So much wrong in that paragraph. So much. But let’s consider the worst: “The film shows very clearly that the two women were saints who obviously eventually succumbed to despair.”

Seriously? They stabbed him. Murdered him. But they are “saints”?!?

One could go sentence by sentence and point out the many flaws in this review, but I think the point is clear: Alex’s death is important in so far as it condemns the medical establishment. His life is important in so far as it shows that his caregivers, and murderers, are “saints”.

Alex deserved better in life. He deserves better now than to have his story told in this way.

By Matt Carey

CNN: The money behind the vaccine skeptics

6 Feb

CNN Money has a short video up that makes a point that a few of us have been making for the past few years: much of the vaccine antagonistic message is funded by a few wealthy people. A good discussion can be found at A Snapshot of the Deep Pockets of the Anti-Vaccine Movement on Haprocrates Speaks. The CNN piece is called “The money behind the vaccine skeptics“. I can’t get the video to embed here, but one can find it here.

Here’s a screenshot from CNN showing the organizations, people and money that CNN discusses (click to enlarge)

cnn money

CNN points out that the self-styled National Vaccine Information Center and others (such as Chris Shaw’s group at the University of British Columbia) get a lot of money from the Dwoskin family. The Dwoskin Family Foundation told CNN that they are not antivaccine but are, instead, advocates for safer vaccines. It’s a story we hear a lot.

Claire Dwoskin is or was a board member of the NVIC and made this statement about vaccines. John Stossel had aired a piece about how his daughter had fought off a whooping cough infection and in her response to one of his producers she stated:

What his daughter went through is NOTHING compared to what the families of autistic children go through every day of their lives. No disease can match this record of human devastation. Vaccines are a holocaust of poison on our children’s brains and immune systems. Shame on you all.

I’m not sure how that sentiment fits in with being “advocates for safer vaccines”. One has to accept that vaccines are safe before advocating for safer vaccines.

Also mentioned is Barry Segal who funds Focus Autism (now Focus for Health) and A Shot of Truth. And Generation Rescue’s JB Handley and Jenny McCarthy. Both Focus Autism and Generation Rescue are noted for funding Andrew Wakefield’s “Strategic Autism Initiative”. All these groups are discussed in previous articles here at Left Brain/Right Brain.

The piece is short and perhaps that’s why they don’t mention Generation Rescue’s hundreds of thousands of dollars spent on full page ads claiming vaccines cause autism, or their poorly performed phone survey on vaccines. Lots of money spent on promoting fear and distrust of vaccines.

I’ve never seen evidence of these groups actually funding work into safer vaccines. I’ve never seen, say, funding for research into a new vaccine or even something simple like improved storage and transportation for vaccines into the developing world to reduce the use of thimerosal, a preservative these groups claim (without good evidence) cause autism and other disabilities.


Matt Carey

Andrew Wakefield’s CDC Whistleblower documentary trailer. Words can not do this justice.

20 Nov feast-riot gear

Andrew Wakefield, the British former academic surgeon who fueled the MMR scare, has turned to film making as his career.  Someone chose Mr. Wakefield to manage the publicity for what they termed the “CDC Whistleblower” incident. to recap that: a William Thompson from the CDC had the extreme bad judgment to approach Brian Hooker with concerns about an old MMR/autism study.  Mr. Hooker is well known for his antagonistic stance on vaccines and his bad science attempting to link vaccines and autism.  Mr. Hooker published a (now retracted) study based on the information given to him by Mr. Thompson at CDC.  To publicize this “CDC Whistleblower” incident, Mr. Wakefield came out with probably the most over-the-top bad video I’ve ever seen.   It’s basically the Plan 9 From Outer Space of mini documentaries, complete with Mr. Wakefield’s voice over claiming that the CDC are worse that Hitler, Pol Pot and Stalin.  Those dictators, you see, were at least sincere in Mr. Wakefield’s view.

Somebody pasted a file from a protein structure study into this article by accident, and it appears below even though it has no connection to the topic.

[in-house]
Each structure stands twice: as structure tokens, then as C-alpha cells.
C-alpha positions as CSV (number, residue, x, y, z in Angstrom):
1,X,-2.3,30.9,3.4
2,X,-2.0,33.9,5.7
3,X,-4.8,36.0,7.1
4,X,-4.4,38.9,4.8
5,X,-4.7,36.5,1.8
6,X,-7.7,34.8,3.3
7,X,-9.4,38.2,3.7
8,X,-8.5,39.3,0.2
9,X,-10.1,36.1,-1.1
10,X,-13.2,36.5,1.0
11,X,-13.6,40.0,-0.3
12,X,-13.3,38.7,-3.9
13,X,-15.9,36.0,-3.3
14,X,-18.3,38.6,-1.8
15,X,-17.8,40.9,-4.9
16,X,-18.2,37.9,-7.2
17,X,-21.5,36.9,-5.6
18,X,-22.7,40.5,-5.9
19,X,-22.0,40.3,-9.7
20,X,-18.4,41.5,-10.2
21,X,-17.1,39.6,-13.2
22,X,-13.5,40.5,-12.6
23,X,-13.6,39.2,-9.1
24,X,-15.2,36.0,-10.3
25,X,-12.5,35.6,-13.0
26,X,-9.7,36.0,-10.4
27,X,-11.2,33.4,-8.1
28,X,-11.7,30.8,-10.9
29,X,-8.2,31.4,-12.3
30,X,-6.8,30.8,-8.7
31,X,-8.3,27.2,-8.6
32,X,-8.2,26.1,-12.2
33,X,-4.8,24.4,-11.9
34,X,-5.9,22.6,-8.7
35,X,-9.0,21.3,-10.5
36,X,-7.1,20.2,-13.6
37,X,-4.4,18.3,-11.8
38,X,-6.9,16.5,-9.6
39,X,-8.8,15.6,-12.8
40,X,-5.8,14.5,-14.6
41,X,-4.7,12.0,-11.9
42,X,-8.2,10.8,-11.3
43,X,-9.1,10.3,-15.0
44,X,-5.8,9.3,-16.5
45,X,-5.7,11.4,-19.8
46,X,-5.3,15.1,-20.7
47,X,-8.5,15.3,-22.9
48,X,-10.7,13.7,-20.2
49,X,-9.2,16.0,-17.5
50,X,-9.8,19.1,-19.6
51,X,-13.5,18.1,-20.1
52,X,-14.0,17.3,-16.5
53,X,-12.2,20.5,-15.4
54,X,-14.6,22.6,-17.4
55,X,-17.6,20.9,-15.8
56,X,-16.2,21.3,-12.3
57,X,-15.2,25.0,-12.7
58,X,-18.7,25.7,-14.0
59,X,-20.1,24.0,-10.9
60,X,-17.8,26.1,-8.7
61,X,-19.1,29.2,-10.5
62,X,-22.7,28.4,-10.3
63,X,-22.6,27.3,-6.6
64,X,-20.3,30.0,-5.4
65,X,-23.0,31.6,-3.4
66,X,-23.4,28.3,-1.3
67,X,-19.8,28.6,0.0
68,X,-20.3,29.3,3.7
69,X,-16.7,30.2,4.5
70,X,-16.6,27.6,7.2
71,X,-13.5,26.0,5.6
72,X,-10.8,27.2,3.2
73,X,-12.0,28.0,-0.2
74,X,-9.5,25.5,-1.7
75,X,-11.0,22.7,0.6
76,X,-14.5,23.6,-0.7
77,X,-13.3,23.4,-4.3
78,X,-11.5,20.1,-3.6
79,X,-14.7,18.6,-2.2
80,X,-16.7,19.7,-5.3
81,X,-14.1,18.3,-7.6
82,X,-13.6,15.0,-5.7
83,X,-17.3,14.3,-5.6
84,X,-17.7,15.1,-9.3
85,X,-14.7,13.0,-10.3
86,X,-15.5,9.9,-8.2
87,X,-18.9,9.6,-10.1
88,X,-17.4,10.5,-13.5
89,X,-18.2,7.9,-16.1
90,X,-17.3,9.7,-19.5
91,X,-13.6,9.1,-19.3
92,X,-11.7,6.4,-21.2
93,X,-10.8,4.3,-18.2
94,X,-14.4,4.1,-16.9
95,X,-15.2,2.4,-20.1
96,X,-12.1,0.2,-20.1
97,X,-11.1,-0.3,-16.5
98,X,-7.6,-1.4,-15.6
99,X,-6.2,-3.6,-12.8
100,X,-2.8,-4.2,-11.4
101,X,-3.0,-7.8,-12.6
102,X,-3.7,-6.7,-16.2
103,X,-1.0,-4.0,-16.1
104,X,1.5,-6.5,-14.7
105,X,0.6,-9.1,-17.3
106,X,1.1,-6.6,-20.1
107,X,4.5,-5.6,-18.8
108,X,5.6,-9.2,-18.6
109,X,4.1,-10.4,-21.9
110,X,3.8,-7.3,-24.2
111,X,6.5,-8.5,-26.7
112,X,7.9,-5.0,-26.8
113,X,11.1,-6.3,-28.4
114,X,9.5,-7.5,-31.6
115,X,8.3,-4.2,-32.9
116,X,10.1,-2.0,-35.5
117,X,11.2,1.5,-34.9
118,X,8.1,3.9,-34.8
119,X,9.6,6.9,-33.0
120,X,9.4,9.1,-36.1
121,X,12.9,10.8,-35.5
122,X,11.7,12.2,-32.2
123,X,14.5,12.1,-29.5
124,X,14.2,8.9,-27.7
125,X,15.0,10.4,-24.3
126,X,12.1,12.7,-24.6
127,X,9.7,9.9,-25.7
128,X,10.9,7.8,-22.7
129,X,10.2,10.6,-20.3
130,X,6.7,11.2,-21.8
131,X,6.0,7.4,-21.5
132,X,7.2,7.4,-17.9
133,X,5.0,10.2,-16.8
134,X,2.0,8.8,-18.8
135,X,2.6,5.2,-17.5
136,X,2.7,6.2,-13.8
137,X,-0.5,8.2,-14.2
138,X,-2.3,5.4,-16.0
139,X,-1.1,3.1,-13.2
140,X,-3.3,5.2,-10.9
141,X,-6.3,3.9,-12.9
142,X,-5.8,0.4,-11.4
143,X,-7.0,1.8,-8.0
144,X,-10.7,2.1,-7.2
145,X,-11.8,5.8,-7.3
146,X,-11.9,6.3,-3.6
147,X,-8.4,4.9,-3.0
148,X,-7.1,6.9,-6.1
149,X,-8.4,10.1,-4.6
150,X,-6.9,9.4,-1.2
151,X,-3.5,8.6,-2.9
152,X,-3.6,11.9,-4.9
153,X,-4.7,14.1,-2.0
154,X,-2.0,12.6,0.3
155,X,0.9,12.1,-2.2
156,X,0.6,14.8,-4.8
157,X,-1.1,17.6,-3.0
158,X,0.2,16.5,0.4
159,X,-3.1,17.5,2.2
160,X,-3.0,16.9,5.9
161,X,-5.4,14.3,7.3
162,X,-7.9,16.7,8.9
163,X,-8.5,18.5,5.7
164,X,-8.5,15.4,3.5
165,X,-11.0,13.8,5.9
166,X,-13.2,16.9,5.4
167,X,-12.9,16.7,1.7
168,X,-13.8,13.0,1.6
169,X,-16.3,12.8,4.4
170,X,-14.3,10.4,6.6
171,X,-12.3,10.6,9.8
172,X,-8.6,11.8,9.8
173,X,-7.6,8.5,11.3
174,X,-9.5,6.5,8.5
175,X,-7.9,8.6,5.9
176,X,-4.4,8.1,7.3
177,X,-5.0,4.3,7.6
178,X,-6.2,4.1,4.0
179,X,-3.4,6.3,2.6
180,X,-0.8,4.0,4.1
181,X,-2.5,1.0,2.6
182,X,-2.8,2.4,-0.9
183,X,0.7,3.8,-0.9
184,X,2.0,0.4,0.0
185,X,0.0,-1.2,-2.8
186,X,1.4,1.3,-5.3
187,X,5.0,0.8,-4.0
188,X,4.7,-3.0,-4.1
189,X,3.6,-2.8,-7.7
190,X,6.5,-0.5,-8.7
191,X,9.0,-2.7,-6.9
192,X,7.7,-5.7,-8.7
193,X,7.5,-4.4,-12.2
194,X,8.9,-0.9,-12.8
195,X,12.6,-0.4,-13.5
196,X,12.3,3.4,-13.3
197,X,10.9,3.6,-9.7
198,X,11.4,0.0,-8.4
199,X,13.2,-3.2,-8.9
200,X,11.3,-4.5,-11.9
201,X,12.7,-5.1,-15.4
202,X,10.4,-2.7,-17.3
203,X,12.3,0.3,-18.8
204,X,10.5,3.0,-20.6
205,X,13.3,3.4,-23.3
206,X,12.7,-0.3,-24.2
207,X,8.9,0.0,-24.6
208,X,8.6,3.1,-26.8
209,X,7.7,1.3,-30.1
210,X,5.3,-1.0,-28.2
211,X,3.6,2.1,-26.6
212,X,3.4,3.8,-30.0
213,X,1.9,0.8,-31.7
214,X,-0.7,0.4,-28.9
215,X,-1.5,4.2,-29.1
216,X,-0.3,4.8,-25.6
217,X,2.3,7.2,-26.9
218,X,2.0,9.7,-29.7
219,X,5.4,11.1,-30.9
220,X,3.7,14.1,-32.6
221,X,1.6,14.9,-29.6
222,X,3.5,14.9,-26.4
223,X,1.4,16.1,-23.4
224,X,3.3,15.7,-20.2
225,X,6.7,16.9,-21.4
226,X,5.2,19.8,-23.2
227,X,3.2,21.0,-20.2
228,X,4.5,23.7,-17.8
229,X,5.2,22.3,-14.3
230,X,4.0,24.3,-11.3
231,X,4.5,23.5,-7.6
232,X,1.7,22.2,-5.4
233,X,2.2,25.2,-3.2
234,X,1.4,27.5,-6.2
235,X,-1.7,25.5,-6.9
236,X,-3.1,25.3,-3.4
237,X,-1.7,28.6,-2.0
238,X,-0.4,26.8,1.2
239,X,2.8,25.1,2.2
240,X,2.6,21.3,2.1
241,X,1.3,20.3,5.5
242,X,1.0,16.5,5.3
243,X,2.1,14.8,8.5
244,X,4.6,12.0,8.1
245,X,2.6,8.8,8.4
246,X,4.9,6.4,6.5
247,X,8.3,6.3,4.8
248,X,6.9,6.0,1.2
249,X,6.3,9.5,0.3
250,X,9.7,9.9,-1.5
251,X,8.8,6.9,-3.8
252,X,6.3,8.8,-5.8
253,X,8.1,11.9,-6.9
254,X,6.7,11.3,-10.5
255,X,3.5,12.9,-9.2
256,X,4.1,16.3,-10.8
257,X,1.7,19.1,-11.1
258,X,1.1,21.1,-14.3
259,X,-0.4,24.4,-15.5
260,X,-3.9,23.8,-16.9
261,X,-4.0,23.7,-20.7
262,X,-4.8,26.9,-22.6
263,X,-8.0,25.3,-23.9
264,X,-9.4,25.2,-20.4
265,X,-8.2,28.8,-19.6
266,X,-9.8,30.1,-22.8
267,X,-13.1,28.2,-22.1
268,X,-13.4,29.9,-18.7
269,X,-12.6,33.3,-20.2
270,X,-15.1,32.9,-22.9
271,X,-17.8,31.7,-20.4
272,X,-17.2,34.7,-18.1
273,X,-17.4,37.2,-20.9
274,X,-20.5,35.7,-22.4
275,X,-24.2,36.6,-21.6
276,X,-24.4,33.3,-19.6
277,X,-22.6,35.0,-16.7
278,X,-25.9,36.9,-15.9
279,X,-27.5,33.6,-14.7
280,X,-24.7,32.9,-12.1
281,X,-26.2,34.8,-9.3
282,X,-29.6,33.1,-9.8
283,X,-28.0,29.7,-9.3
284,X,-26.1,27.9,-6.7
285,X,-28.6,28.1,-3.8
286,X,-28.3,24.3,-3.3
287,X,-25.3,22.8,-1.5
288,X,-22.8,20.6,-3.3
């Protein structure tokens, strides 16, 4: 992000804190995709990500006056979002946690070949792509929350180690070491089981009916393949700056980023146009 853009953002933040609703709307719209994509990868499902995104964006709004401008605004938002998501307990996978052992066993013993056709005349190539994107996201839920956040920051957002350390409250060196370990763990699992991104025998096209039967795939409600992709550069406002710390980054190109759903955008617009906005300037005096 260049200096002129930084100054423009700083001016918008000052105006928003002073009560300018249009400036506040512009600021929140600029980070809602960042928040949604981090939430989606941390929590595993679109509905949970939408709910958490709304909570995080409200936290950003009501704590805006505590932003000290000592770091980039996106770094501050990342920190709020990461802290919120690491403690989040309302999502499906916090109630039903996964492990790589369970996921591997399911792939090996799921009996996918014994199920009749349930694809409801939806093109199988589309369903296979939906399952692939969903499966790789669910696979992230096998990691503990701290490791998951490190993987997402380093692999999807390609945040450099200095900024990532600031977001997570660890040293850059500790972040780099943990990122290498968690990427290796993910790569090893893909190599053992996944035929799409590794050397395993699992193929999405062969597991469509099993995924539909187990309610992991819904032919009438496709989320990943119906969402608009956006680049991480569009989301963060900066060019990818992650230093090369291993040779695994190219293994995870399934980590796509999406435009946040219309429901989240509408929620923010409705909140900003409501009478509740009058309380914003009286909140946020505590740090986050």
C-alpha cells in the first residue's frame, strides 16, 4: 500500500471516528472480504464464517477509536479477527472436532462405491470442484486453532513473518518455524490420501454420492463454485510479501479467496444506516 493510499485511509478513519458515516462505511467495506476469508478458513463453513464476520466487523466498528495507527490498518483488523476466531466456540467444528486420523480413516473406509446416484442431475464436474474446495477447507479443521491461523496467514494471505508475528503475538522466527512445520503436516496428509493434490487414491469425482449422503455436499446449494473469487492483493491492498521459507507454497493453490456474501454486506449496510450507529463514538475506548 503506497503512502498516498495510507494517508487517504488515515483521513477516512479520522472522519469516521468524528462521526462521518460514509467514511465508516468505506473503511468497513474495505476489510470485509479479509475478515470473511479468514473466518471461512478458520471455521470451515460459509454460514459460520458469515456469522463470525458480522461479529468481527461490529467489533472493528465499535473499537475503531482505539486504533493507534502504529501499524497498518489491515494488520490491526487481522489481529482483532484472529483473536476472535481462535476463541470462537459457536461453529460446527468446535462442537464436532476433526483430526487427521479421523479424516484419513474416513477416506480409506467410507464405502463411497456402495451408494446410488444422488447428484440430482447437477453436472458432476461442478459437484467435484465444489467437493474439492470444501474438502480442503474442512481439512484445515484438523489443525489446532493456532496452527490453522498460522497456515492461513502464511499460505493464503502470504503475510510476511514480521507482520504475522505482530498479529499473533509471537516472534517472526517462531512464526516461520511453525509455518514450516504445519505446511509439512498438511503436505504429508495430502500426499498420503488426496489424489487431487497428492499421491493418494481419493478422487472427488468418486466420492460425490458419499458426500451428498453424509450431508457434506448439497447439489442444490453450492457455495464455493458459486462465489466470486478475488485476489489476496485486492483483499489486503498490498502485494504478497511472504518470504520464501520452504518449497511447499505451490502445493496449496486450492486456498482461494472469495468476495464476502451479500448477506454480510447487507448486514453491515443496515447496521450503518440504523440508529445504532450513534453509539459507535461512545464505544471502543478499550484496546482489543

Well it seems Mr. Wakefield wants to expand the “CDC Whistleblower” story to a full documentary.  He has an indigogo campaign to raise funds. As of now, it has collected $2,213 of his $230,000 goal.

And now he has a trailer.  It is seriously worth a look.  And before you read my own commentary on this one.  Here, go ahead:

Thankfully it is not as long at the Hitler/Pol Pot/Stalin video so I could manage to watch it again.  Because on one view I just had to say–really? Is this for real?

We start out with a shadowy figure. Presumably an actor playing the role of the whistleblower (although, physically he looks more like Poul Thorsen than Mr. Thompson).

Feast-shadow figure

Interspersed with video of autistic kids in severe distress, we get images of police in riot gear.  Because, that’s what one does in a documentary, splice in footage that has nothing to do with the story, right?feast-riot gear

And, lest we forget, a helicopter.  Black.  Has to be black.  OK, it looks like only the bottom is black, but as that quick clip went by all I could think was “really?  A black helicopter? ”

feast black helicopter

And in case we had any remaining thoughts that this was a documentary, enter the image of a house as seen through a sniper scope.  As the sniper scope zooms in we see that the target is an African American in a wheel chair.

feast sniper

Perhaps this is some sort of allusion to Mr. Wakefield’s first video, the Hitler/Pol Pot/Stalin video where he claimed that the CDC was engaging in a new Tuskegee experiment.   If so, why is the image of an African American female? I ask because the alleged controversy Mr. Wakefield is trying to highlight was about African American males.

The video ends with footage of parents telling us that vaccines cause autism and an actor (presumably representing the “whistleblower”) walking up some stairs.  Finally, Congressman Darrell Issa is shown banging a gavel at a congressional hearing.  From the start of these events, Mr. Wakefield and Mr. Hooker and their team have been calling for a congressional hearing.  I do hope they sent this video (and the Hitler/Pol Pot/Stalin video) to Mr. Issa’s office.  I have a feeling that since the time that Mr. Issa accepted $40,000 in donations from people seeking a congressional hearing, he’s learned a great deal and this video will further his education.